SPOLETO 2006 » Opera & Theatre

REVIEW ‌ Trust

Rock ‘n’ roll comedy explores the loves and lusts of idols, past and present

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Will Cavedo as Cody looks the part of a rising rock star when he first walks on the stage — kind of a Justin Timberlake blend of boyish charm and stage nasty. Cody is engaged to Becca (Laura Lounge) and all is well until temptation slips in the side door, offering each of them bright, red juicy bites of on-the-side loving. Who will sink their teeth in first and just how good will it taste going down?

Playwright Steven Dietz knows what holds an audience’s attention. And it ain’t philosophical debate.

Leah, played by Aaron Ballard, is the chain-smoking, cynical superstar of days gone by. Ballard gives the character just the right touch of jaded detachment and projects a come-hither mix of stardust and beer blur that belies her years.

Cavedo, who looks the part but delivers an inconsistent performance, warms up for his scenes with Ballard. When the hot new star and the lady who’s been-there-done-that, find themselves in a room together, the sexual tension is palpable… and is quickly followed by palpation. Lots of it.

Compare this scene to an unconvincing one earlier on where Cody (Cavedo) and his fiancée have a domestic squabble in the kitchen over a phone call from a man she’s met on a business trip.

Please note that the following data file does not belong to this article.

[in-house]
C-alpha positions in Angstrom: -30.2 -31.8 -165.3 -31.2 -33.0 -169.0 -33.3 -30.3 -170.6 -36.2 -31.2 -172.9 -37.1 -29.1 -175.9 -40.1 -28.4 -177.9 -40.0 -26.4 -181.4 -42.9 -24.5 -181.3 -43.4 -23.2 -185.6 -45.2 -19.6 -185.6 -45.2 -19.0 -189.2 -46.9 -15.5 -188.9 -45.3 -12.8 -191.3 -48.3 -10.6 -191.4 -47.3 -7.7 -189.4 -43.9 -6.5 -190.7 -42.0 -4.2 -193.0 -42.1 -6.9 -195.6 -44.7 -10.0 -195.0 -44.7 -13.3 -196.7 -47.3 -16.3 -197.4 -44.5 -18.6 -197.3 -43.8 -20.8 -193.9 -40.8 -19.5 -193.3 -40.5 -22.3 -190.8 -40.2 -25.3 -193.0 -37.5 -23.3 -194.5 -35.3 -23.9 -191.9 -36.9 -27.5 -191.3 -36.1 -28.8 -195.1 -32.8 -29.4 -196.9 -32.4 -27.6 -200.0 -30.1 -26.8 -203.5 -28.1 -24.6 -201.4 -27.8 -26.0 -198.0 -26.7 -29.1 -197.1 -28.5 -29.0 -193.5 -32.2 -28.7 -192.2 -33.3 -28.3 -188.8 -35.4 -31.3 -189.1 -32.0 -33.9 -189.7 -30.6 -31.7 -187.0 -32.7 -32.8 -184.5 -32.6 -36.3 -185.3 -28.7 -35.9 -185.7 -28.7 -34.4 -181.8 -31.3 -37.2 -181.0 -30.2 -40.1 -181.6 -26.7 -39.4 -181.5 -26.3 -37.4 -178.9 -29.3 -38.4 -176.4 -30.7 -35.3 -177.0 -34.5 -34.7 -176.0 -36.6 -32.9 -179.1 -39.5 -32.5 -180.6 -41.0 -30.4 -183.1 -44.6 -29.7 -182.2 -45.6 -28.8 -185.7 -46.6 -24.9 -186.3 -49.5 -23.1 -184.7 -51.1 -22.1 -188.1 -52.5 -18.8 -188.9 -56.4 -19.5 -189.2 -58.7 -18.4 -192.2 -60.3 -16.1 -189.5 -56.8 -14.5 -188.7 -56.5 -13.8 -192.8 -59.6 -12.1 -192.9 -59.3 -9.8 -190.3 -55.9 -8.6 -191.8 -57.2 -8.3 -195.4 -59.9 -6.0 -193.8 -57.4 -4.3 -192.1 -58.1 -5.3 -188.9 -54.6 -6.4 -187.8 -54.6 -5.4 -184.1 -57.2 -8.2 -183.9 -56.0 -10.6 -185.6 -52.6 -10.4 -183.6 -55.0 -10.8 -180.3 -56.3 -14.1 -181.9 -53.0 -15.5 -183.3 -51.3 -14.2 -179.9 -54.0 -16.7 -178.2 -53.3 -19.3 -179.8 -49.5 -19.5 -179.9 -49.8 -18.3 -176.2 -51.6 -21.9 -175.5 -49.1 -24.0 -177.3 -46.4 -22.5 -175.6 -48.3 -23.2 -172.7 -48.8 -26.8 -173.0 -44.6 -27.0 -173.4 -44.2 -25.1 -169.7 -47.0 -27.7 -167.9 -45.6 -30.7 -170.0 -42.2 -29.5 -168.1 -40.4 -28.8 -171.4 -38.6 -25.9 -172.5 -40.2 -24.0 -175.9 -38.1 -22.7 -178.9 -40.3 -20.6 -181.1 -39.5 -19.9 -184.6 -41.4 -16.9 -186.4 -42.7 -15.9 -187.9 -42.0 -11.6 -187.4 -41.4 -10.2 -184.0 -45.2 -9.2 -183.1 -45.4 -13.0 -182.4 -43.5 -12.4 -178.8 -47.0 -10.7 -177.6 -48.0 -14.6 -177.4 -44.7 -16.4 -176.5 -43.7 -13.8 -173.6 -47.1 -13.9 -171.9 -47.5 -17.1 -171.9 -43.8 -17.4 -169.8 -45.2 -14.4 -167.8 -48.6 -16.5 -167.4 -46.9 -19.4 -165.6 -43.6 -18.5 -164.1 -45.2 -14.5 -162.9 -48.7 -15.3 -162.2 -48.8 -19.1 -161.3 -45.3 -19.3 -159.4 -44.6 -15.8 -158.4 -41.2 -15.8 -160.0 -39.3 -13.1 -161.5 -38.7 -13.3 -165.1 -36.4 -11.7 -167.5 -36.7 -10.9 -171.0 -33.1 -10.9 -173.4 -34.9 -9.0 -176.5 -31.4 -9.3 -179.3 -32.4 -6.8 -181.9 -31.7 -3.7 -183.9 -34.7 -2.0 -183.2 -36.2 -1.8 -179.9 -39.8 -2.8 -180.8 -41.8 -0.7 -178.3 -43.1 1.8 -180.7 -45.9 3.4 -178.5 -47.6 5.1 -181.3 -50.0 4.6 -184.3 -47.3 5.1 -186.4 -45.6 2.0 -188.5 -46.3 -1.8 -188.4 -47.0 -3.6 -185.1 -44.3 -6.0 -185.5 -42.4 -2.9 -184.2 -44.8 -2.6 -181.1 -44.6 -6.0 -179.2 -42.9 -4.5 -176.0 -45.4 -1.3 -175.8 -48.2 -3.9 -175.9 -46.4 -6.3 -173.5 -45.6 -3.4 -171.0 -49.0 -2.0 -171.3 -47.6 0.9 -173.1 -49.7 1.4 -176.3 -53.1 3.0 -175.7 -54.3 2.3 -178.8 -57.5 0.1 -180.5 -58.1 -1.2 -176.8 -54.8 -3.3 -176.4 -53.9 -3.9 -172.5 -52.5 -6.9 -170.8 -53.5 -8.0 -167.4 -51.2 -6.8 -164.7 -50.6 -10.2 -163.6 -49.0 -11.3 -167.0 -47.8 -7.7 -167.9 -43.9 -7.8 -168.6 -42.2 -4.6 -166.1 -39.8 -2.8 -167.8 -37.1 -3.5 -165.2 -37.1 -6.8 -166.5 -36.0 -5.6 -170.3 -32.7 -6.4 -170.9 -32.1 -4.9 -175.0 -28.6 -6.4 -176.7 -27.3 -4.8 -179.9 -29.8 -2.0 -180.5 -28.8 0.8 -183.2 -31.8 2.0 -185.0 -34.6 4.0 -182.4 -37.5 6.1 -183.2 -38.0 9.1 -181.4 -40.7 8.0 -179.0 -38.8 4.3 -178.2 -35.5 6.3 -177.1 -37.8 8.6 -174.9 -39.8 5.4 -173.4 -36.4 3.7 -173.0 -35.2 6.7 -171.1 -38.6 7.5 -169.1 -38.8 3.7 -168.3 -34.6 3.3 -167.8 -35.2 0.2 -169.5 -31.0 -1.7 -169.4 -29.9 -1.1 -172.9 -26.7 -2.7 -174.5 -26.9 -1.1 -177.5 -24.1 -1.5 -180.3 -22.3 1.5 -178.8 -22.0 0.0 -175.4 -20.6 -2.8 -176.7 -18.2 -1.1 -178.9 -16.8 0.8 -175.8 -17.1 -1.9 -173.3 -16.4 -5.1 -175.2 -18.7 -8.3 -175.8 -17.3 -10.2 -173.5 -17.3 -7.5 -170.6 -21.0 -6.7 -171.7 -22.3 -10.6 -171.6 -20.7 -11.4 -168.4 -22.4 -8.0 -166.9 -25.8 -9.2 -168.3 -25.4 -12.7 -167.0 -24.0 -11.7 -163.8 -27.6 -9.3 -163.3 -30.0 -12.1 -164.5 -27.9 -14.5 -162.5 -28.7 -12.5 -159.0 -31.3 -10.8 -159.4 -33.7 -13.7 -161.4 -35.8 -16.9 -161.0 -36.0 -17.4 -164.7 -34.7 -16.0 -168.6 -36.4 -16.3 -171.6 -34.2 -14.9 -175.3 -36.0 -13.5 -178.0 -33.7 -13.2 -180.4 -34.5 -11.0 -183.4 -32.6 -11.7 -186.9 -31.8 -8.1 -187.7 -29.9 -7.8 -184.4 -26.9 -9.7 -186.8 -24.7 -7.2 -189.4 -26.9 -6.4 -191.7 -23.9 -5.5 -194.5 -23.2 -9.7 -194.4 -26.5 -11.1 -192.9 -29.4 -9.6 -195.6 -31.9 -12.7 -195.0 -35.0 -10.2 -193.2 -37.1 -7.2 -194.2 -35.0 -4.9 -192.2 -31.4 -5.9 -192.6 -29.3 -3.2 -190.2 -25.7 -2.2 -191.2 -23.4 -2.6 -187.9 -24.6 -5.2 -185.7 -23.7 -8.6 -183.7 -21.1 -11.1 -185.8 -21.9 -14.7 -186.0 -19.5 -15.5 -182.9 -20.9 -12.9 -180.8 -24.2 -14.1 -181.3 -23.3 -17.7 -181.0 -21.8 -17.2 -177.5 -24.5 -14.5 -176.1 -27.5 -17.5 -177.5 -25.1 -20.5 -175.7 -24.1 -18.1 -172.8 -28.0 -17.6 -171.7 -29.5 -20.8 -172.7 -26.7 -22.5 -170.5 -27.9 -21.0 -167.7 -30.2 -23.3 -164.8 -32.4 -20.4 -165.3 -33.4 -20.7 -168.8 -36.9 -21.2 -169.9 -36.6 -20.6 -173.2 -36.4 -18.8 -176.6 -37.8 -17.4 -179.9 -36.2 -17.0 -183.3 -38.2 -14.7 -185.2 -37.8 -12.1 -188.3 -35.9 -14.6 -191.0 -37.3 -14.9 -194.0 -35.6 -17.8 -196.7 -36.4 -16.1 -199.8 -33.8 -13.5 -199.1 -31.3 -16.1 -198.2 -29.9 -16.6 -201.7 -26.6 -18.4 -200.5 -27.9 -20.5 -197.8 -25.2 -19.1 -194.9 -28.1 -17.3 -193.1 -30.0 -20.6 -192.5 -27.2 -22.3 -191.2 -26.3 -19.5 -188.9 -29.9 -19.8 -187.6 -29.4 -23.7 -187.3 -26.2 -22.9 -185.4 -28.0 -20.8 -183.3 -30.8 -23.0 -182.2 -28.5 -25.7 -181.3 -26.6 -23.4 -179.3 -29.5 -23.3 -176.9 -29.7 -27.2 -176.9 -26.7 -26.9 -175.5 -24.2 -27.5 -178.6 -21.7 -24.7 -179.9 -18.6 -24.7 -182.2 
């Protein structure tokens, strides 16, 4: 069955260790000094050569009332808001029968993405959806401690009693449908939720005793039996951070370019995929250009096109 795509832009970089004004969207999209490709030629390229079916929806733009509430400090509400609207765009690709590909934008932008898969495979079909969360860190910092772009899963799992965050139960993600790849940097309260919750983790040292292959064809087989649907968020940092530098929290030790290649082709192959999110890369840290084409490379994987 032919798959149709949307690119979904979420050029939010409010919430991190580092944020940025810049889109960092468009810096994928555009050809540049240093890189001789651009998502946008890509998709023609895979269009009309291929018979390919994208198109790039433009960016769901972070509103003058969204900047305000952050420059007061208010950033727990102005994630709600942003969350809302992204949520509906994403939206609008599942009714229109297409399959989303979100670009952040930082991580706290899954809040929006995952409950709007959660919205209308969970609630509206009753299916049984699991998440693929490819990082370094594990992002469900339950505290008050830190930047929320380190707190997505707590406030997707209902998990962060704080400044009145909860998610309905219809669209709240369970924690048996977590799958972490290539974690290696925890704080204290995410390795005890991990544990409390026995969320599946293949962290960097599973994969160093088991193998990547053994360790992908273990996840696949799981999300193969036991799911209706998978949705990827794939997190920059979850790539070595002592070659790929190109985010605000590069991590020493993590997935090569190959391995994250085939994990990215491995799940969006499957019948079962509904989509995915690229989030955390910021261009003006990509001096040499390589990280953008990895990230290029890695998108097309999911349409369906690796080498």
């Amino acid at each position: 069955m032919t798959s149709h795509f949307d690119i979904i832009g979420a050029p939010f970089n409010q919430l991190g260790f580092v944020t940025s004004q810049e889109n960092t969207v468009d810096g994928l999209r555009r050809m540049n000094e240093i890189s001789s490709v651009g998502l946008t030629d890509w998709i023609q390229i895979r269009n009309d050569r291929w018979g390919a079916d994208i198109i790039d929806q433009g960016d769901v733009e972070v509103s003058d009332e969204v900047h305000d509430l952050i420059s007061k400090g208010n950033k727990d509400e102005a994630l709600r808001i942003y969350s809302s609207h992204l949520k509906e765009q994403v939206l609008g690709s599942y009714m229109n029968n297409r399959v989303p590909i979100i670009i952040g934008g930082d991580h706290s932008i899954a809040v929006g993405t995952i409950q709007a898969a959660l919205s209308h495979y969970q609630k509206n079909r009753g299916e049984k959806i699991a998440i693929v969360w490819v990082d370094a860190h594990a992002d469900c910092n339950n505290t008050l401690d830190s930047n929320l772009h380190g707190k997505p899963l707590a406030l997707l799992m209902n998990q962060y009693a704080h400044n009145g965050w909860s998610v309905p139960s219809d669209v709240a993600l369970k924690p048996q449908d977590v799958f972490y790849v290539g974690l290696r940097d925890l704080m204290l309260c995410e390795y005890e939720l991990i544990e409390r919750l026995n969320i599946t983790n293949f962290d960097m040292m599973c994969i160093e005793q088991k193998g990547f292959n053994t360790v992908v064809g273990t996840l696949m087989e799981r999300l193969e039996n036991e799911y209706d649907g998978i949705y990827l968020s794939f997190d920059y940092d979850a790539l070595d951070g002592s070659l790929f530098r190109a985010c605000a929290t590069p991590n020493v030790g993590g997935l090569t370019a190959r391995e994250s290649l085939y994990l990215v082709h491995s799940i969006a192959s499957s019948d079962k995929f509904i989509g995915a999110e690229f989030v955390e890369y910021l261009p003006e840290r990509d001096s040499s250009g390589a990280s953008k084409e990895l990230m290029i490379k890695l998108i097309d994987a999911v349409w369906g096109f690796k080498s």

Michael Byrne Zemarel delivers a stand-out performance as Roy, the sweet-natured kleptomaniac and public radio announcer. His monologue, following the intermission, earns him the loudest spontaneous applause of all the acts and likely the most sympathy of all the characters. He is the good guy, despite shoplifting being his particular nervous tic, who does not get the girl in the end.

A good deal of the buzz about Trust centers on the onstage nudity, glass-smashing, smoking, and swearing. As director Lyndsay Garner Webb points out, this does tend to draw in the curious. What’s done is done in context, however, not gratuitously; perfectly consistent with the characters portrayed.

This is a solid effort and an engaging story, a stark glance at the myriad insecurities, innuendo, double standards, appraisals, loves, and lusts that make us all mix and mingle.

TRUST • Piccolo Spoleto’s Stelle Di Domani Series • $15; $12 seniors/students • May 26, 29, 31, June 3, 6, 8, 10 at 8:30 p.m., May 27, 28, June 1, 2, 4, 7, 9 at 5:30 p.m. • 2 hour 15 min • Theatre 220, Simons Center, 54 St. Philip St. • 554-6060

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